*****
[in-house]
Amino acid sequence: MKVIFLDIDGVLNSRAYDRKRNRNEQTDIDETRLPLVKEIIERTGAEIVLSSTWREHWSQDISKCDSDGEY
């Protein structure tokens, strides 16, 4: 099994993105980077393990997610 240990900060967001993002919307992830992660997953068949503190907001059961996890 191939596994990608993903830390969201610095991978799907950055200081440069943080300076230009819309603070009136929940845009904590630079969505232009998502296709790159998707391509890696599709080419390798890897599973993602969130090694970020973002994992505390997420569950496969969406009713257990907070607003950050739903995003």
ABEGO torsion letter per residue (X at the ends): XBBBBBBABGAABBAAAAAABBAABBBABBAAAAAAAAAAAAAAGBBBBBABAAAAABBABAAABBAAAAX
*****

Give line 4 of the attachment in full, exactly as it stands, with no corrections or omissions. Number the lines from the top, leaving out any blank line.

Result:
ABEGO torsion letter per residue (X at the ends): XBBBBBBABGAABBAAAAAABBAABBBABBAAAAAAAAAAAAAAGBBBBBABAAAAABBABAAABBAAAAX